Fujifilm XF1 pictures and hands-on

We've been big fans of Fujifilm's X-series, so the announcement of the XF1 - a pocketable, 2/3-inch-sensor compact camera - got us rather excited. The XF1 is the baby of the range, but does it offer the necessary grown-up features?

First off the bat is the way the XF1 looks. We're a bit disappointed by the finish, as the faux-leather covering just looks a little, well, "fake" (we know, obviously, that it is). Still, perhaps a single-finish body would have looked a little more refined?

Other than that, though, the XF1 ticks a lot of boxes and, thanks to that larger-than-average sensor, it should deliver decent quality in a truly pocketable pacakge.

The coolest thing about the camera is the "pull-out lens" that means the lens can sit almost flat against the camera body. To explain: the lens sits in this near-flat position and can be pulled about 1cm out of the body with a slight twist to rest in its second stage position. From here it can be twisted again to extend the barrel in full. A clever way to keep the compact extra thin.

We're also very fond of the focal length markings on the lens barrel itself. They're "stepped" from 25mm through to 100mm (shown in those equivalents for ease of use), though the zoom moves through the range smoothly rather than to those specific lengths. We couldn't see the equivalent focal length displayed on the rear screen though.

Focus was swift when tested within the Fujifilm stand, although even in macro mode it wasn't possible to focus particularly close to subject at the wide-angle setting. Still, we snapped some bright-coloured vases and flowers with ease, but weren't permitted to take the shots away with us.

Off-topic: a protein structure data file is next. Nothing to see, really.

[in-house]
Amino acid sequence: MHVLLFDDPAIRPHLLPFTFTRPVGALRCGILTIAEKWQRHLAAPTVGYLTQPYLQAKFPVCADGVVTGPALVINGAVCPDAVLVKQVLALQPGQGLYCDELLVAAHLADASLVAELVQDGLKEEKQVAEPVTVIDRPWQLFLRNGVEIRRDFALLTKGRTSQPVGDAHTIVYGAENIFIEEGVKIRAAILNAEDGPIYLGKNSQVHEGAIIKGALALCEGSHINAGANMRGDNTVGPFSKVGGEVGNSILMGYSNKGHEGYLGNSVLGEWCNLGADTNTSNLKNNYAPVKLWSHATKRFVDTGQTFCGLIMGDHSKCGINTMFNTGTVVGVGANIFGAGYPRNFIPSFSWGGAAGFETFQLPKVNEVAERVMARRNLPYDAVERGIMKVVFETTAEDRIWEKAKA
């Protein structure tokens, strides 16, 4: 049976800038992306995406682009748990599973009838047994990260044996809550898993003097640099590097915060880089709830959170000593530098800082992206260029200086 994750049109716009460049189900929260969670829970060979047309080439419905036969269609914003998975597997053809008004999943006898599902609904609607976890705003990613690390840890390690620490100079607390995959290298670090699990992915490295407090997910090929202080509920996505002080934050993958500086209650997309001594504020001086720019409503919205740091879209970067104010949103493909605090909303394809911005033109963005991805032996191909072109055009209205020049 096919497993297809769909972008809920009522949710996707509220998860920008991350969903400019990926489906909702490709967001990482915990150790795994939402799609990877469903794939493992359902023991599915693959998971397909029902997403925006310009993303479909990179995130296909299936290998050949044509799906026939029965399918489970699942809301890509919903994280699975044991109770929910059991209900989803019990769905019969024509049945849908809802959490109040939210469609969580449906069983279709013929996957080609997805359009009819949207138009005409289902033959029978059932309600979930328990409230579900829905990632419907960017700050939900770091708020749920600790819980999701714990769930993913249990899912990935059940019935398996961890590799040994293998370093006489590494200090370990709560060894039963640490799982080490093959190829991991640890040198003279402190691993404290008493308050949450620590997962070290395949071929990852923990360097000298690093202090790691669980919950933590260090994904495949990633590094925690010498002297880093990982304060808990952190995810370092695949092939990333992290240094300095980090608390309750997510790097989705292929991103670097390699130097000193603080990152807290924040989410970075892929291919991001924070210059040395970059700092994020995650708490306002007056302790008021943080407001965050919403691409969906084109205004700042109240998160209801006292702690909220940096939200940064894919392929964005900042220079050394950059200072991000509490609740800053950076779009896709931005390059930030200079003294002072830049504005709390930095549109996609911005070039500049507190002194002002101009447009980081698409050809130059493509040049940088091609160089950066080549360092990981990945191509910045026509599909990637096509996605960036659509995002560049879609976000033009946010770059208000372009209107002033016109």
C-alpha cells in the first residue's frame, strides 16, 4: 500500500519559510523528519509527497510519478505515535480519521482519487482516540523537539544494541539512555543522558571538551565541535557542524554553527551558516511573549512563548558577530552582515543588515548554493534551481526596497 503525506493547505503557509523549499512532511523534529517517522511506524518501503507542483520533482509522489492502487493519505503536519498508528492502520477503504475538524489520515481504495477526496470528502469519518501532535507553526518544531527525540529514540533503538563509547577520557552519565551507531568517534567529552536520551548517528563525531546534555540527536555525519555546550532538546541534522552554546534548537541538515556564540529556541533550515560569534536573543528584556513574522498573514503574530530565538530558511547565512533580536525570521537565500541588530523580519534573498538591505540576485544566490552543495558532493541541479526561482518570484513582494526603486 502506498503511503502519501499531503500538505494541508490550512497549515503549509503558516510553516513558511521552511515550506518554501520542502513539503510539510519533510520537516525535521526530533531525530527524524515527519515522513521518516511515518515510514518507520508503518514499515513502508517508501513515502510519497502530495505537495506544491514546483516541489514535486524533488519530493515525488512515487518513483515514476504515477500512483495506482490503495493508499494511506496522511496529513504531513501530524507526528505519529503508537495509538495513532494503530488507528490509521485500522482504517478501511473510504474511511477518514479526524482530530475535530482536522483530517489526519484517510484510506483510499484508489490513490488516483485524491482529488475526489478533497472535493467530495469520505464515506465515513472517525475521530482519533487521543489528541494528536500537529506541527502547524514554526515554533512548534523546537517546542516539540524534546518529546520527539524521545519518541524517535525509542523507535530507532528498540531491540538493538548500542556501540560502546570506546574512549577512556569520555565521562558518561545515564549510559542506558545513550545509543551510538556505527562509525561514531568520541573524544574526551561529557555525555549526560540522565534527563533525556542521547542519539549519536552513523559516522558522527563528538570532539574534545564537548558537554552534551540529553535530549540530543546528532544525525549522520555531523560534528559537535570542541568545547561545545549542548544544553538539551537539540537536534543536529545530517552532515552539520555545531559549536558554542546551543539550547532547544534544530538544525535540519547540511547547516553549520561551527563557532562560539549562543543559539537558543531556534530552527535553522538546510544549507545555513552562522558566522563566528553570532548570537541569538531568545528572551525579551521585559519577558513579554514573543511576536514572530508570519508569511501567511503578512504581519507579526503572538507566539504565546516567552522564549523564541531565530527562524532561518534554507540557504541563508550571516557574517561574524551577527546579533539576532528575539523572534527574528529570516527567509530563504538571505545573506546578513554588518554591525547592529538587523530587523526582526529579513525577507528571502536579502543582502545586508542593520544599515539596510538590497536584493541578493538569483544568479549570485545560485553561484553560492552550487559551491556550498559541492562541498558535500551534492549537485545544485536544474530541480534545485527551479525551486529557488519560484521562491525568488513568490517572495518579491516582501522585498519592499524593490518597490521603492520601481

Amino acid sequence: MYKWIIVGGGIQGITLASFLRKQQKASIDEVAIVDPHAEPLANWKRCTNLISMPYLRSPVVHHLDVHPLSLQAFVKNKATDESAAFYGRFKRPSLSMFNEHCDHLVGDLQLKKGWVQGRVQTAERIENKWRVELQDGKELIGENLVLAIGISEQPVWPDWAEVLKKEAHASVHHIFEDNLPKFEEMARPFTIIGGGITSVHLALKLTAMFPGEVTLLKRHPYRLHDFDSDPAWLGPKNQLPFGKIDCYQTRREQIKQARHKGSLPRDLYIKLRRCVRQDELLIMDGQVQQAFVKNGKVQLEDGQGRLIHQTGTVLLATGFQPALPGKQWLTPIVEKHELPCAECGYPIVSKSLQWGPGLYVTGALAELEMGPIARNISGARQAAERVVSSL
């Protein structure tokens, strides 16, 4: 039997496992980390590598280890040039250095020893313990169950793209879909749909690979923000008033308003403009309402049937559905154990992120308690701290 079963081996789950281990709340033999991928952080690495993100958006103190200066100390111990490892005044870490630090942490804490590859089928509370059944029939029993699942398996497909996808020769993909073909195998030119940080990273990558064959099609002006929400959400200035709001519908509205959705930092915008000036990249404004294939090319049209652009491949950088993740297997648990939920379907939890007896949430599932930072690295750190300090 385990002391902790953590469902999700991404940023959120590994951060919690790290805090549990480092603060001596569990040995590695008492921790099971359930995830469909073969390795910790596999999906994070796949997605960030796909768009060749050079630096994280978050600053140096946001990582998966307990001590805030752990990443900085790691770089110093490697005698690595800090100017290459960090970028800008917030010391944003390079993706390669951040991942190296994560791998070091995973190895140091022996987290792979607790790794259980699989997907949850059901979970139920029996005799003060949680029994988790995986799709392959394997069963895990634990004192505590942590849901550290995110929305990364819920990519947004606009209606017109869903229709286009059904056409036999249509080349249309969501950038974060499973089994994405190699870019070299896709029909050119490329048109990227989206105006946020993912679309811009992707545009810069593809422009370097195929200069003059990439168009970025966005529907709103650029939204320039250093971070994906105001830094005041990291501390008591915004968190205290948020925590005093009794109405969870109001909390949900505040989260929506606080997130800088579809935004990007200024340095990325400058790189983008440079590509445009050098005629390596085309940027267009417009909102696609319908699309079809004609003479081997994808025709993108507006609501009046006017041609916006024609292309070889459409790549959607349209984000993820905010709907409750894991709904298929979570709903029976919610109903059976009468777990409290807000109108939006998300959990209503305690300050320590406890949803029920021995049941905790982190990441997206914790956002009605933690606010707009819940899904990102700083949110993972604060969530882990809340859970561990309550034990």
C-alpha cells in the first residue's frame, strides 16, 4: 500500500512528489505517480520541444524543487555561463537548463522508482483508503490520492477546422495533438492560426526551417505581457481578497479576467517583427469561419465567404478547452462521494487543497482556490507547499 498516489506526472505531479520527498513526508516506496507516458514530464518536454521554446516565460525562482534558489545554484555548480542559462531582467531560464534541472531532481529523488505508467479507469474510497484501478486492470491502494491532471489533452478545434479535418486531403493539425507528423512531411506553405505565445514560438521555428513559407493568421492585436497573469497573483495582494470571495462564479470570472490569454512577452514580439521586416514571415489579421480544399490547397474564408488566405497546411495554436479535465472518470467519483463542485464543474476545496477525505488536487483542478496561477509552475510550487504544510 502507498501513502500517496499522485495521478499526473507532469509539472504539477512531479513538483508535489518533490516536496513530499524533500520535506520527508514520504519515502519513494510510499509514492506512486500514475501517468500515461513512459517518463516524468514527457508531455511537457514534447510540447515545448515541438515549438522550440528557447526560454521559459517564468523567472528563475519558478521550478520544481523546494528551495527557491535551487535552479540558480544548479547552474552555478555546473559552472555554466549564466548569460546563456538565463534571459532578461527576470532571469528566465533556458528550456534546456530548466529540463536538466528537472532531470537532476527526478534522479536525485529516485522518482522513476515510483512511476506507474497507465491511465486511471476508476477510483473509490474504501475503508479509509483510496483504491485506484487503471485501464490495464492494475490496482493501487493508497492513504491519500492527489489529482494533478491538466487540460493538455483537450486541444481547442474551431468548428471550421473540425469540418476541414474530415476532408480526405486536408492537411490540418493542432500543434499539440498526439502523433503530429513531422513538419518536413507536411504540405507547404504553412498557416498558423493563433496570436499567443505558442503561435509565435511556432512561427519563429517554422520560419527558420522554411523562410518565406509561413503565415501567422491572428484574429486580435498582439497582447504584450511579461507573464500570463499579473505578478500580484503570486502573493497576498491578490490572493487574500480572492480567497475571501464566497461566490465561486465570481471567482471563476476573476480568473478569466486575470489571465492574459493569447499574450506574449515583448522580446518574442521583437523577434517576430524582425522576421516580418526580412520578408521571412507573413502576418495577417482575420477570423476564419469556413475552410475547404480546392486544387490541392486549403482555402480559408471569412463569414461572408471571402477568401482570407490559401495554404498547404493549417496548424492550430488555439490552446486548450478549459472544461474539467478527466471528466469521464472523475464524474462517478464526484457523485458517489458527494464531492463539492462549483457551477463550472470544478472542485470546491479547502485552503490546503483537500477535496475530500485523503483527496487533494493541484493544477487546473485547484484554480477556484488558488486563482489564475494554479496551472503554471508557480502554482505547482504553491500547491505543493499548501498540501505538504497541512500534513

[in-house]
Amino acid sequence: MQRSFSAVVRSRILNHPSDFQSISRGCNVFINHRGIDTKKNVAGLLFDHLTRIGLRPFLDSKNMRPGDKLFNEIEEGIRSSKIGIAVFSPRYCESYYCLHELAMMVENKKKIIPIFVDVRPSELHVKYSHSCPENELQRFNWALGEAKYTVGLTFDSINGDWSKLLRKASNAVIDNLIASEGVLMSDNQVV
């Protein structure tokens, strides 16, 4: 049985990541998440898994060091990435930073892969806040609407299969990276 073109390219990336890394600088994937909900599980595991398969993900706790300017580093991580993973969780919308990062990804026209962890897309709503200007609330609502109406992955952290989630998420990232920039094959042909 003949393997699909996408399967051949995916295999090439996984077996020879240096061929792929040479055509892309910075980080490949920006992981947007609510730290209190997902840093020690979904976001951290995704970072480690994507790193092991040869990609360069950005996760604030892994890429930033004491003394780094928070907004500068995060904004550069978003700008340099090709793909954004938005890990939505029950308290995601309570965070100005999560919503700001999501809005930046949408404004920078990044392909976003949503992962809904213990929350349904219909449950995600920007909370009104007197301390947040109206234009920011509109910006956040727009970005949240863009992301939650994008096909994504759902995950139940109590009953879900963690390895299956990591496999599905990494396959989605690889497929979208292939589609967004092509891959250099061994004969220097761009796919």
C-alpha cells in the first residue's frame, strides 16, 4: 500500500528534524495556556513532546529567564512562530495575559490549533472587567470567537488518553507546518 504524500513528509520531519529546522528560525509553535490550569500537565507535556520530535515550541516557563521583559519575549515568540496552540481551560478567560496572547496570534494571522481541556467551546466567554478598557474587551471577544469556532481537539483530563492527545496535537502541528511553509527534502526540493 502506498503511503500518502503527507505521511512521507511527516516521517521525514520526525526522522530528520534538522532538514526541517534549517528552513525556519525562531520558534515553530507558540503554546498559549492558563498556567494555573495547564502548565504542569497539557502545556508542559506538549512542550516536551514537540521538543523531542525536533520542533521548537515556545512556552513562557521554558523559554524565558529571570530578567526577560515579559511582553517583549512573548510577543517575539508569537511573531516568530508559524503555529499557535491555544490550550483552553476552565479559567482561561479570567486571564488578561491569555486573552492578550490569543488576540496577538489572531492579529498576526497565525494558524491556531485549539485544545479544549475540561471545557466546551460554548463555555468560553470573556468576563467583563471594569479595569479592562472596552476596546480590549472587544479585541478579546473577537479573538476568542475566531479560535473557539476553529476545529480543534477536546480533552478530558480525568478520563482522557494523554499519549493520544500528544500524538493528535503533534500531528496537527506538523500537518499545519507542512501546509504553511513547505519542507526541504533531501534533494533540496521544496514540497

On top of the camera there's a main mode dial and a small function button, while on the rear there's a standard-looking d-pad and button arrangement.

But the d-pad's directional and surrounding buttons have dual, programmable controls: press the E-Fn button on the rear and the d-pad "mirrors" on the LCD screen. Now the XF1 doesn't have a touchscreen - although we think this particular UI design arrangement makes it look like it could be - but the d-pad then shows up its secondary function. Each button therefore gives two levels of control, which is a great way to deliver more control across fewer controls.

With the same sensor as the X-S1 and X10 Fujifilm models, the XF1 ought to achieve decent image quality above and beyond many of its competitors, though as it's the very same sensor this means those problematic light-reflected "white orbs" are unlikely to be eradicated (see full X-S1 and X10 reviews for more details).

Price isn't confirmed, but a little bird on the Fujifilm stand told us that it could be around the £400 mark, and with the US $500 price already given that sounds about right. Consider the Canon S110, for example, and there's an obvious fight to be had with the XF1.

Ignore the "faux-finish" and it looks like the XF1 could be a top pocketable camera.



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